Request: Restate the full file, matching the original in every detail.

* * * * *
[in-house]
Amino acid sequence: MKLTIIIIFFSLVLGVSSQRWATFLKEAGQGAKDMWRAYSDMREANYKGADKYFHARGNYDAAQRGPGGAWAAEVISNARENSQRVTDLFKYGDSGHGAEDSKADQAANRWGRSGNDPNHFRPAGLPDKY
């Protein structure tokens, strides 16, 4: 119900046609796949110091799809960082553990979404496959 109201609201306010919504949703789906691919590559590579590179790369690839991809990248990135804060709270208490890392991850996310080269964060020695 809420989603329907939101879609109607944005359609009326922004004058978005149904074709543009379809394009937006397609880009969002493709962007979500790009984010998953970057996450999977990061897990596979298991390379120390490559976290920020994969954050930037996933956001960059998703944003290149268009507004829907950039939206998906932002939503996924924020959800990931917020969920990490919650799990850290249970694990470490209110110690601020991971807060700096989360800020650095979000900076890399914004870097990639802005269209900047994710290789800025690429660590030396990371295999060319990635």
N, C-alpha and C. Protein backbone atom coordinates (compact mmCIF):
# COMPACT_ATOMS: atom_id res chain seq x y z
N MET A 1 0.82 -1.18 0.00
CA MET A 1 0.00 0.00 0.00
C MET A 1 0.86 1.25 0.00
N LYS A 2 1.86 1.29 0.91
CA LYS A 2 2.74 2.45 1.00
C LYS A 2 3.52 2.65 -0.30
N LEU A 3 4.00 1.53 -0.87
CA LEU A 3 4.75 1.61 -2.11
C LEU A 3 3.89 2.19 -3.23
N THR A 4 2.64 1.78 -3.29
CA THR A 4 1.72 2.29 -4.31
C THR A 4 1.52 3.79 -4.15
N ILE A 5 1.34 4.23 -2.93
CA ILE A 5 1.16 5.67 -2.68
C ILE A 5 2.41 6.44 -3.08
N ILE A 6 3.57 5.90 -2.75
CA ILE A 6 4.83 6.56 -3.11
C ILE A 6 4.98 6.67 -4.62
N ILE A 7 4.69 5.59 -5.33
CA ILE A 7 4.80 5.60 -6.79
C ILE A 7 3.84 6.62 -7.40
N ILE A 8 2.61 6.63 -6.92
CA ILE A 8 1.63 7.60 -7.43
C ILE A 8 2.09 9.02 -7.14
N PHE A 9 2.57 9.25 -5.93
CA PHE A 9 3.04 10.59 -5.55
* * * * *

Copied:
[in-house]
Amino acid sequence: MKLTIIIIFFSLVLGVSSQRWATFLKEAGQGAKDMWRAYSDMREANYKGADKYFHARGNYDAAQRGPGGAWAAEVISNARENSQRVTDLFKYGDSGHGAEDSKADQAANRWGRSGNDPNHFRPAGLPDKY
């Protein structure tokens, strides 16, 4: 119900046609796949110091799809960082553990979404496959 109201609201306010919504949703789906691919590559590579590179790369690839991809990248990135804060709270208490890392991850996310080269964060020695 809420989603329907939101879609109607944005359609009326922004004058978005149904074709543009379809394009937006397609880009969002493709962007979500790009984010998953970057996450999977990061897990596979298991390379120390490559976290920020994969954050930037996933956001960059998703944003290149268009507004829907950039939206998906932002939503996924924020959800990931917020969920990490919650799990850290249970694990470490209110110690601020991971807060700096989360800020650095979000900076890399914004870097990639802005269209900047994710290789800025690429660590030396990371295999060319990635």
N, C-alpha and C. Protein backbone atom coordinates (compact mmCIF):
# COMPACT_ATOMS: atom_id res chain seq x y z
N MET A 1 0.82 -1.18 0.00
CA MET A 1 0.00 0.00 0.00
C MET A 1 0.86 1.25 0.00
N LYS A 2 1.86 1.29 0.91
CA LYS A 2 2.74 2.45 1.00
C LYS A 2 3.52 2.65 -0.30
N LEU A 3 4.00 1.53 -0.87
CA LEU A 3 4.75 1.61 -2.11
C LEU A 3 3.89 2.19 -3.23
N THR A 4 2.64 1.78 -3.29
CA THR A 4 1.72 2.29 -4.31
C THR A 4 1.52 3.79 -4.15
N ILE A 5 1.34 4.23 -2.93
CA ILE A 5 1.16 5.67 -2.68
C ILE A 5 2.41 6.44 -3.08
N ILE A 6 3.57 5.90 -2.75
CA ILE A 6 4.83 6.56 -3.11
C ILE A 6 4.98 6.67 -4.62
N ILE A 7 4.69 5.59 -5.33
CA ILE A 7 4.80 5.60 -6.79
C ILE A 7 3.84 6.62 -7.40
N ILE A 8 2.61 6.63 -6.92
CA ILE A 8 1.63 7.60 -7.43
C ILE A 8 2.09 9.02 -7.14
N PHE A 9 2.57 9.25 -5.93
CA PHE A 9 3.04 10.59 -5.55